Feast Day of St. Ignatius of Loyola – A Reflection

St. IgnatiusThe story goes, that when I was born, my father put forward an unusual name for me.  He had been a recent graduate of Boston College, an institution founded by the Society of Jesus; also known as the Jesuits.  He had been impressed by these priests and brothers; so much so, that he wanted to name his first born after their founder, St. Ignatius of Loyola!  My mother, being of strong willed Irish-Italian stock, basically said: “No way!”

A compromise was struck, my baptismal name was given as “Francis,”  after St. Francis Xavier, SJ, one of the original members of the Society.  My connection with the Jesuits was renewed, when as part of my Deacon formation, I and my classmates attended annual retreats at Campion Hall in Weston MA.  It is a Jesuit run retreat center, as well as a retirement home for their members.  So I began to learn more about the saint, whose name I almost inherited.

St. Ignatius was born in the Basque country of northern Spain.  He originally was raised to be a soldier of Spain.  At age 30, he was seriously wounded in a battle defending a town against an invading Spanish army. One of his legs was broken by a cannon ball, and he was brought back to the family home.  During his recovery, he read the only books available to him; a life of Jesus Christ, and stories about the saints.  Reflecting on what he read, he had a conversion experience.  He dedicated his life, body and soul to Christ.  The path that he took to reach this point, he would eventually create The Spiritual Exercises.  It is a blueprint, a process to help a spiritual director guide a person into a closer, more intimate relationship with God; developing an attentiveness, an openness, and responsiveness to God.

When he was studying at the University of Paris to become a priest, he was also guiding some of his classmates through the Spiritual Exercises.  Inspired by what they experienced, six of them, along with Ignatius, decided to form a company, a society, dedicated to serving the Church, under the direction of the Pope.  Thus was the Society of Jesus formed.  Since that time, Jesuits have traveled the world; as missionaries, educators, writers, parish priests and spiritual directors.  One of St. Ignatius’ spiritual sons would be elected as head of the Catholic Church, our current Pontiff, Pope Francis.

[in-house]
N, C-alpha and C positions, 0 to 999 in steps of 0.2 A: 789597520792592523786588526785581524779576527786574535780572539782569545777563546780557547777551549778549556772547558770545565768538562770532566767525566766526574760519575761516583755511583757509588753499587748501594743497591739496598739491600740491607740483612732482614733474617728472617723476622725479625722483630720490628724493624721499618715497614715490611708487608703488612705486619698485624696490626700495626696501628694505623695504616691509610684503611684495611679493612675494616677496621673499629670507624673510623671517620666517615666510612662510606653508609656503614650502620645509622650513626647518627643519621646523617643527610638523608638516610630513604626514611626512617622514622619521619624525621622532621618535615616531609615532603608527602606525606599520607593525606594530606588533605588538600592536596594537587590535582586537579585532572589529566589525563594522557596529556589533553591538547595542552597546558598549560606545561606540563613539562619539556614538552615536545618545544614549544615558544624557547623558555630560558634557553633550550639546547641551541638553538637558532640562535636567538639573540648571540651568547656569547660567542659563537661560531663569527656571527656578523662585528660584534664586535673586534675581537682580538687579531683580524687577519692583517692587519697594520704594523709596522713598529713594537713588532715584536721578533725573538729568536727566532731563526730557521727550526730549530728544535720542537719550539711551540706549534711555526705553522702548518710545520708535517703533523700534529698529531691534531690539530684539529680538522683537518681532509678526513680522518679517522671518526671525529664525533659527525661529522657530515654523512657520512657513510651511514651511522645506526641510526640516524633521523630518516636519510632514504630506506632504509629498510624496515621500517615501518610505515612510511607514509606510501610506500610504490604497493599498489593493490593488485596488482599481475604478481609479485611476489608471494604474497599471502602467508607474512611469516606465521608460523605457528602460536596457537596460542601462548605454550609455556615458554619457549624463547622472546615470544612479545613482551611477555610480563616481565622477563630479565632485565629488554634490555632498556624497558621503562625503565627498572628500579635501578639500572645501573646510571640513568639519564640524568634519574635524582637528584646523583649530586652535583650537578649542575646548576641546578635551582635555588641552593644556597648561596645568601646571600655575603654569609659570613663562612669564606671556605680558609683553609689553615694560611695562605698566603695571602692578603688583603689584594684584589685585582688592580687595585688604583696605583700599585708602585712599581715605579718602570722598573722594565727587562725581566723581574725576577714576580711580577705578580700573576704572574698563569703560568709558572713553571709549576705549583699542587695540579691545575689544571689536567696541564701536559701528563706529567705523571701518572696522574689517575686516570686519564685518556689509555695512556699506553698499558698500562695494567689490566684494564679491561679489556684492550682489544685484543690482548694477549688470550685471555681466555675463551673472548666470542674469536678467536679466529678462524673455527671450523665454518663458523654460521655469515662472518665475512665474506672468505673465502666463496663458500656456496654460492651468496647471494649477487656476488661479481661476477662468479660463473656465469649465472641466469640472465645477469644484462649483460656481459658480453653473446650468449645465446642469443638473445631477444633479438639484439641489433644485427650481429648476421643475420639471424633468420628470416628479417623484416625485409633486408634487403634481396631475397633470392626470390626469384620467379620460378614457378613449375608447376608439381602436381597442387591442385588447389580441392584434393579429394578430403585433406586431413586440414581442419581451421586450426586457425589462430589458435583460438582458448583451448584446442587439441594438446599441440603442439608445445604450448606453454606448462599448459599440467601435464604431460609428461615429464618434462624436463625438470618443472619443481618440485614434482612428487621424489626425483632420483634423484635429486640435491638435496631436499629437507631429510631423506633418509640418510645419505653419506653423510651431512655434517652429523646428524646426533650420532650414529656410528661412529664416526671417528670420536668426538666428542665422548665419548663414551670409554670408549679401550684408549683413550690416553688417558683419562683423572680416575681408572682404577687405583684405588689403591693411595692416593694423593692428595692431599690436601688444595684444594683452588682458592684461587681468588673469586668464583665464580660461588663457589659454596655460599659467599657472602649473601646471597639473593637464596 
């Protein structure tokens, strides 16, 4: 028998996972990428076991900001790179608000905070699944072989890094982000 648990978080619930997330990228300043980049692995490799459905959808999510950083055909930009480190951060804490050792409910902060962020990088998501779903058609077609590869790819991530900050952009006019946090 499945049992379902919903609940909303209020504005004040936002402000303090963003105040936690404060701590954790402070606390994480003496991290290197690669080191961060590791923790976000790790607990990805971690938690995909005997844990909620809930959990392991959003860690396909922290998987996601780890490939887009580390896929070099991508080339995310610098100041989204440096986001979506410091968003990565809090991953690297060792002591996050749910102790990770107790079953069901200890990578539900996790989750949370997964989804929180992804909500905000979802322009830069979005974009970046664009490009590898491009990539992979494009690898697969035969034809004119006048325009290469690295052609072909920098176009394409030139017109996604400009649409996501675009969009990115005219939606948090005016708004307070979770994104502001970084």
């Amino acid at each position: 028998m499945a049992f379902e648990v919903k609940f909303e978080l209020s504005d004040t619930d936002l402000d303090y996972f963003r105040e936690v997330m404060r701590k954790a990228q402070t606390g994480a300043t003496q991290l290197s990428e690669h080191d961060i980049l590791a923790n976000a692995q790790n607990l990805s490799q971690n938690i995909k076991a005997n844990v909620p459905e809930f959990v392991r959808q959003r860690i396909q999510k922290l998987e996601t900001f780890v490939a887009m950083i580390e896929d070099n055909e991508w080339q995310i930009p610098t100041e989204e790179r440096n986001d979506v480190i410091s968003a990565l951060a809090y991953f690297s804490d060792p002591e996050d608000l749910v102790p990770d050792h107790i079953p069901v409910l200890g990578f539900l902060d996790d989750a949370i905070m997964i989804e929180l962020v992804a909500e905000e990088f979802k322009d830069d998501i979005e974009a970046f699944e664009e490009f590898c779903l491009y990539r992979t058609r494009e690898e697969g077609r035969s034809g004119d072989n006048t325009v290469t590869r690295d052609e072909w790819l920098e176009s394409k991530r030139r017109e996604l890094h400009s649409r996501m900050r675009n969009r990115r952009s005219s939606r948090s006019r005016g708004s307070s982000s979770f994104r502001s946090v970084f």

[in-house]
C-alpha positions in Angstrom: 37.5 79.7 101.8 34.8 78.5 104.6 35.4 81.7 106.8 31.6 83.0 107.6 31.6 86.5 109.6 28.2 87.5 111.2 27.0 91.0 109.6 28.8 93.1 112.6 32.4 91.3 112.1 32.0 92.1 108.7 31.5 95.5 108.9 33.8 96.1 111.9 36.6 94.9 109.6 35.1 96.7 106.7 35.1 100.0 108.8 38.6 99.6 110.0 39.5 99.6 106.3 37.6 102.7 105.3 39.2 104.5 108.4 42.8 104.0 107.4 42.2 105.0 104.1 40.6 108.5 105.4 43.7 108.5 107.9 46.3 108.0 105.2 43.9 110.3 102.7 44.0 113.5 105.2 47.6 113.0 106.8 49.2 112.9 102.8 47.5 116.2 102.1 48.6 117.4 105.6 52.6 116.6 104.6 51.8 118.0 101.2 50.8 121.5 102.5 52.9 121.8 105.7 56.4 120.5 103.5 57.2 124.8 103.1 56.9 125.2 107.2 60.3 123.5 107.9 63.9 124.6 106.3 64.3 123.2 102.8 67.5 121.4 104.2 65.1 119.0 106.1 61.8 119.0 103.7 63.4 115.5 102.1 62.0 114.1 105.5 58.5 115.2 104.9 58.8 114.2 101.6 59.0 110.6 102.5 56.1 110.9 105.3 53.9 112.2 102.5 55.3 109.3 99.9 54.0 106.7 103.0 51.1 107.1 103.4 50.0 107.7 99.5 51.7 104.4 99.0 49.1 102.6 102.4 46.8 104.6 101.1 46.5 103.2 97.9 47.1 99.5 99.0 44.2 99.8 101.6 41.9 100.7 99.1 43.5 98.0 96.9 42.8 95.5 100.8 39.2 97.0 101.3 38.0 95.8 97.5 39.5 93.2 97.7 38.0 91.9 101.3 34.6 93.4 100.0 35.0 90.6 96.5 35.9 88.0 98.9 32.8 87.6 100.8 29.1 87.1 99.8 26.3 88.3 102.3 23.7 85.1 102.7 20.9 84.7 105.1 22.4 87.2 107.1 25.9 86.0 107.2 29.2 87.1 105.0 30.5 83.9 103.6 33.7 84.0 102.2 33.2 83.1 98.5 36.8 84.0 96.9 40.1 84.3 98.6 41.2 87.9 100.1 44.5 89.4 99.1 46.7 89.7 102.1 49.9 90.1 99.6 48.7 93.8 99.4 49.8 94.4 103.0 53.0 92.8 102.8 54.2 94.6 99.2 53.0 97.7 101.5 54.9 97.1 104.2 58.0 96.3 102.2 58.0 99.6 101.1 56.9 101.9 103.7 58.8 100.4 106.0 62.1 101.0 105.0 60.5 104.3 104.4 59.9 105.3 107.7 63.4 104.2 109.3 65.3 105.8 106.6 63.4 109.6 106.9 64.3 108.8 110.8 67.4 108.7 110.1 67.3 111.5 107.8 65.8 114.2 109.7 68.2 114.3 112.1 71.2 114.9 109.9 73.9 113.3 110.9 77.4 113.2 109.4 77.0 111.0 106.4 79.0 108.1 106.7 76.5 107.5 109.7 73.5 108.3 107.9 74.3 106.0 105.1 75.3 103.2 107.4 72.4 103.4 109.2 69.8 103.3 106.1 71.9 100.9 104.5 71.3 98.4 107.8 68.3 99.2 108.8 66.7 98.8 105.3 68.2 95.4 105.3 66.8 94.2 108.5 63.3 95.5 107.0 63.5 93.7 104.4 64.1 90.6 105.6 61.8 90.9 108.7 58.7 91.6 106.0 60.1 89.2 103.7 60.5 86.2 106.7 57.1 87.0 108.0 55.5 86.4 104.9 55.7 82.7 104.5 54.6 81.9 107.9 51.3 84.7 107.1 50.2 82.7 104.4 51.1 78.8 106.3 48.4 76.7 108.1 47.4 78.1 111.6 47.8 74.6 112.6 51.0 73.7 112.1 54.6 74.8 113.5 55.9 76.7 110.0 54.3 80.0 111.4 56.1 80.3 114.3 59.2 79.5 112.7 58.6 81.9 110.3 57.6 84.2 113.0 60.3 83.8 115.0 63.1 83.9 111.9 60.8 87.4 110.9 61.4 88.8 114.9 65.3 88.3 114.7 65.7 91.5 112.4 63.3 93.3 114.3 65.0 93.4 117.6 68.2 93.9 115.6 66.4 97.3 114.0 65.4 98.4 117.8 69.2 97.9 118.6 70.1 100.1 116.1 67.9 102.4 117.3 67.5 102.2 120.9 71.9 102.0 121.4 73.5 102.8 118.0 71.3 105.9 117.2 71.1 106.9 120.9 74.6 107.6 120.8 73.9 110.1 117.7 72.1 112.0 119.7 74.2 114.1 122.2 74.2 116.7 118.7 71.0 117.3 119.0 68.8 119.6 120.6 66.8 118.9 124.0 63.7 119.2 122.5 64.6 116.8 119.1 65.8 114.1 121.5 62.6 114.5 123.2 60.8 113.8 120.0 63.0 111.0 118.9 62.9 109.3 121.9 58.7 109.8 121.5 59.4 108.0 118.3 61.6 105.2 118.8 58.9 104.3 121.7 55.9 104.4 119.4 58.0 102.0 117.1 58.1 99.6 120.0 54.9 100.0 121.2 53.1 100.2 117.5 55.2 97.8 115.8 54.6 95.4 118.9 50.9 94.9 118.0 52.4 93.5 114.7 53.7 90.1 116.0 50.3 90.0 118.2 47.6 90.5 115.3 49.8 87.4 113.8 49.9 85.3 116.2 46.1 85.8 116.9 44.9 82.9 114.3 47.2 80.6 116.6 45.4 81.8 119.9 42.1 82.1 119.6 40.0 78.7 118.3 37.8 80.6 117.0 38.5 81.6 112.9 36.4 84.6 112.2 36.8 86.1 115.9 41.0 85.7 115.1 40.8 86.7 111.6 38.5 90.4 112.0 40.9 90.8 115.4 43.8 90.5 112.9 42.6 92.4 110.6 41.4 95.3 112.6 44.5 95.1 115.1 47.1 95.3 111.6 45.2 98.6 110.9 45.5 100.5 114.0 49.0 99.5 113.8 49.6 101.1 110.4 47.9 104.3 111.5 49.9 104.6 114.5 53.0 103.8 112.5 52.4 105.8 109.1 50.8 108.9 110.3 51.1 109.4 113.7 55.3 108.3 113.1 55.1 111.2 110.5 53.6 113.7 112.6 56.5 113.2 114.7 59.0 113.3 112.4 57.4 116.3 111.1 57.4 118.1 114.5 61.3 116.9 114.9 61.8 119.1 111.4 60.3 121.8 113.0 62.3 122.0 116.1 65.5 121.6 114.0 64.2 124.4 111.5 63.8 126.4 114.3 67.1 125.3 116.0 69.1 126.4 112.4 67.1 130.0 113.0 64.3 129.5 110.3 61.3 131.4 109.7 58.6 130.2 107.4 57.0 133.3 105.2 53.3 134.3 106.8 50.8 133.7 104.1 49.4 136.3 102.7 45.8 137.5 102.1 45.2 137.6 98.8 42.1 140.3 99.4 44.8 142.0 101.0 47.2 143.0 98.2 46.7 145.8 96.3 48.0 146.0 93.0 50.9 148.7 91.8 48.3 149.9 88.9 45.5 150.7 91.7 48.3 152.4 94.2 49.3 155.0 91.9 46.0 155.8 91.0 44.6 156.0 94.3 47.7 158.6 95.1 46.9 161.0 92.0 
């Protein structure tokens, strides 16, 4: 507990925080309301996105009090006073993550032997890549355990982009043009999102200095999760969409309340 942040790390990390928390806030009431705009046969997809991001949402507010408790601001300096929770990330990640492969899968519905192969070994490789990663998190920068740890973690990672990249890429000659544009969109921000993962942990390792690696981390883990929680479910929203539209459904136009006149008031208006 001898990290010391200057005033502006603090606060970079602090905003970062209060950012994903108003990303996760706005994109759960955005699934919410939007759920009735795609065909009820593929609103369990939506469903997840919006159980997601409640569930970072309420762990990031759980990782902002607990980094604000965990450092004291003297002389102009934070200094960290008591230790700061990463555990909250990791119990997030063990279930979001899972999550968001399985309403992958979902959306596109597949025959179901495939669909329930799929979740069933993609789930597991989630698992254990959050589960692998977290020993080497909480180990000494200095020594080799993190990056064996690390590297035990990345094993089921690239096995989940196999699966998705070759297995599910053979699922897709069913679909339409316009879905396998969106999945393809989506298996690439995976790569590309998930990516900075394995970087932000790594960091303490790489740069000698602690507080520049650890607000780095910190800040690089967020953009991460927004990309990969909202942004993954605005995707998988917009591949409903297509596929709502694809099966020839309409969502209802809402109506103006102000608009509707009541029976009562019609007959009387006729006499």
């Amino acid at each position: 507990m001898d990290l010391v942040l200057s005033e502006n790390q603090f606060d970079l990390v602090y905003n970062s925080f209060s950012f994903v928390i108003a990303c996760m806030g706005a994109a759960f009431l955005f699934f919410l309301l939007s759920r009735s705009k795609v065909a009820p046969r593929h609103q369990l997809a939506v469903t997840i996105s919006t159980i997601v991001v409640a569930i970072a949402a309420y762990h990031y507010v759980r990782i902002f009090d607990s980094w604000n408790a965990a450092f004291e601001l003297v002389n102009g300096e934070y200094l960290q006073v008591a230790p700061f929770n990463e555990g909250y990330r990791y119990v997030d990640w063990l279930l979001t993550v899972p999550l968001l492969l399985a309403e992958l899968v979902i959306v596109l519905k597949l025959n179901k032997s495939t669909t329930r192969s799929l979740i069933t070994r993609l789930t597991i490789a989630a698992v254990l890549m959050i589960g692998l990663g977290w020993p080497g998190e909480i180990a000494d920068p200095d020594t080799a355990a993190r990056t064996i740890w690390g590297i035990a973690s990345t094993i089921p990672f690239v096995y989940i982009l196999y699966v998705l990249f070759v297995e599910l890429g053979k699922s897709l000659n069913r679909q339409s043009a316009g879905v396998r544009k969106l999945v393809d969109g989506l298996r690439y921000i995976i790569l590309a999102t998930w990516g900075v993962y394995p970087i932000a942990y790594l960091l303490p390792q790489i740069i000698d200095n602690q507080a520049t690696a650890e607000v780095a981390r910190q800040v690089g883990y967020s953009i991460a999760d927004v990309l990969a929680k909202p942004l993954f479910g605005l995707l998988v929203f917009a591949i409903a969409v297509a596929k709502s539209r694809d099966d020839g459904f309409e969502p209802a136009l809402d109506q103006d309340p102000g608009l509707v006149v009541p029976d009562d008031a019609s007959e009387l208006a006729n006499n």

St. Ignatius, has been recognized as more of  a founder and organizer of a powerful religious community; and not so much as a mystic, except perhaps within the Jesuit communities themselves.  That has been changing, more diocesan priests, religious, and laypersons have taken the Spiritual Exercises, and it has enriched their spiritual lives.

Prayer for Generosity

Eternal Word, only begotten Son of God,
Teach me true generosity.
Teach me to serve you as you deserve.
To give without counting the cost,
To fight heedless of wounds,
To labor without seeking rest,
To sacrifice myself without thought of any reward
Save the knowledge that I have done your will.
Amen.

St. Ignatius of Loyola

 

 

 

Mourning For Those Lost; Praying For The Injured!

canadian flag half mast

We are all shocked by the events in Toronto, Canada, last Sunday evening, where fifteen individuals were shot, with two fatalities.

To our Canadian brothers and sisters, we send our prayers.